UNIVERSITY of GLASGOW

The Corresponence of James McNeil Whistler
Home > On-line Edition > Browse Subjects > Document Display

return to search results

Documents associated with: White House, alterations
Record 19 of 24

System Number: 10751
Date: 20 May 1878
Author: JW
Place: London
Recipient: George and William Webb[1]
Place: London
Repository: Library of Congress
Call Number: Manuscript Division, Pennell-Whistler Collection, PWC 3/28/1
Document Type: ALS


Messrs G. & W. Webb -

Dear Sirs -

I enclose copy of the letter[2] I have sent this morning to Sir James Hogg[3] (for Board of Works[4]) and which I think will pull them up short and put them at last into the wrong box if resisted -

This I have no doubt you will thoroughly approve and I do trust you will now let no more uncertainties hinder the completion of the work[5] so near its termination -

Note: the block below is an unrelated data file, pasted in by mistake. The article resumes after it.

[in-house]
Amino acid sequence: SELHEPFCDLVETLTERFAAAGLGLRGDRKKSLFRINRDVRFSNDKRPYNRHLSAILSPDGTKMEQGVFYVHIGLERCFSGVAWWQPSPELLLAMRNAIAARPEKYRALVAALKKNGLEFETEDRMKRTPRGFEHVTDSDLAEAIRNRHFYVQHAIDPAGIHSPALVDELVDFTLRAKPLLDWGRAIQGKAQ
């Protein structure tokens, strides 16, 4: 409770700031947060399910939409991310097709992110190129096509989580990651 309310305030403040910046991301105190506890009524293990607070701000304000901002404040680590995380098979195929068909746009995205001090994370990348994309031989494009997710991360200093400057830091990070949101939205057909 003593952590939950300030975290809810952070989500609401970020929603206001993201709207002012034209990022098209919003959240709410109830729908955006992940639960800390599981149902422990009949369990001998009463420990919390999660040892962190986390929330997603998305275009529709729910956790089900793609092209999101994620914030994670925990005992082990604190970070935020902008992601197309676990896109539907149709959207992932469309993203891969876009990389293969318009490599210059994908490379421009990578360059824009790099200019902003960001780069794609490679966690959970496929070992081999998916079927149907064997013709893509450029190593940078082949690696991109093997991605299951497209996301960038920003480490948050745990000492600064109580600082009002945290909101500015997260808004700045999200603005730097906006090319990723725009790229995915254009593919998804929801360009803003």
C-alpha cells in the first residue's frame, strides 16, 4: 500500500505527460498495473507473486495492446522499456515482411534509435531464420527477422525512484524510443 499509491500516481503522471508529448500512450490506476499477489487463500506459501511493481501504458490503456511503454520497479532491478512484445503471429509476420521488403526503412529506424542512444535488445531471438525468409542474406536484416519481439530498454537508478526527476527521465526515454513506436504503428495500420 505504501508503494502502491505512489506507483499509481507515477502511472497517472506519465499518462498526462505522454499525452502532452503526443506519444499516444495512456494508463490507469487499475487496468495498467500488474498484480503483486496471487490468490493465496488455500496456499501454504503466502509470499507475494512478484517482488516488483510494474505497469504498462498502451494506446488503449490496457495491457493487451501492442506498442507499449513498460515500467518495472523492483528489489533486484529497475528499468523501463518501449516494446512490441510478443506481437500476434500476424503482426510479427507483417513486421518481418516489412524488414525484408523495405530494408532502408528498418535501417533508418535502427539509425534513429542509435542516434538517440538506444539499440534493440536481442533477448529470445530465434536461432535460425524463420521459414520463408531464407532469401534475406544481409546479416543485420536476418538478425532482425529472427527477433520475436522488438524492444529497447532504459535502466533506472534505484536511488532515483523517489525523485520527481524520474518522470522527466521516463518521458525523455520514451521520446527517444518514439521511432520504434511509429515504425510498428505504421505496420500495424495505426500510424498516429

Believe me Very Sincerely Yours

J A McN. Whistler

96. Cheyne Walk. Chelsea

May 20th 1878.


This document is protected by copyright.


Envelope:

Messrs. G.& W. Webb.
9. or 11 Austin Friars
City
E. C.
[stamp]: POSTAGE / ONE PENNY
[postmark:] WEST BROMPTON S. W. / 1 6 / MY20 / 78
[postmark on verso:] LONDON E. C. / A N / MY20 / 78


Notes:

1.  George and William Webb
George Webb (b. ca 1835), of G. and W. Webb. lawyer [more], and William Webb (b. ca 1851), of G. and W. Webb, lawyer [more].

2.  letter
See JW to Metropolitan Board of Works, #04058. JW also sent a copy of the letter to Benjamin Ebenezer Nightingale (b. 1838), builder [more] of the White House (see note below and JW to B. E. Nightingale, #04301).

3.  Sir James Hogg
Sir James Macnaghten McGarel Hogg (1823-1890), first Baron Magheramorne [more].

4.  Board of Works
The London Metropolitan Board of Works was a municipal body responsible for major schemes of public works. It also had a planning role in the development of new public thoroughfares.

5.   work
A reference to the White House, JW's studio house at Tite Street, then under construction. The Board objected to the plain facade in the original design by Edward William Godwin (1833-1886), architect and designer [more], and withheld the land lease until changes were made.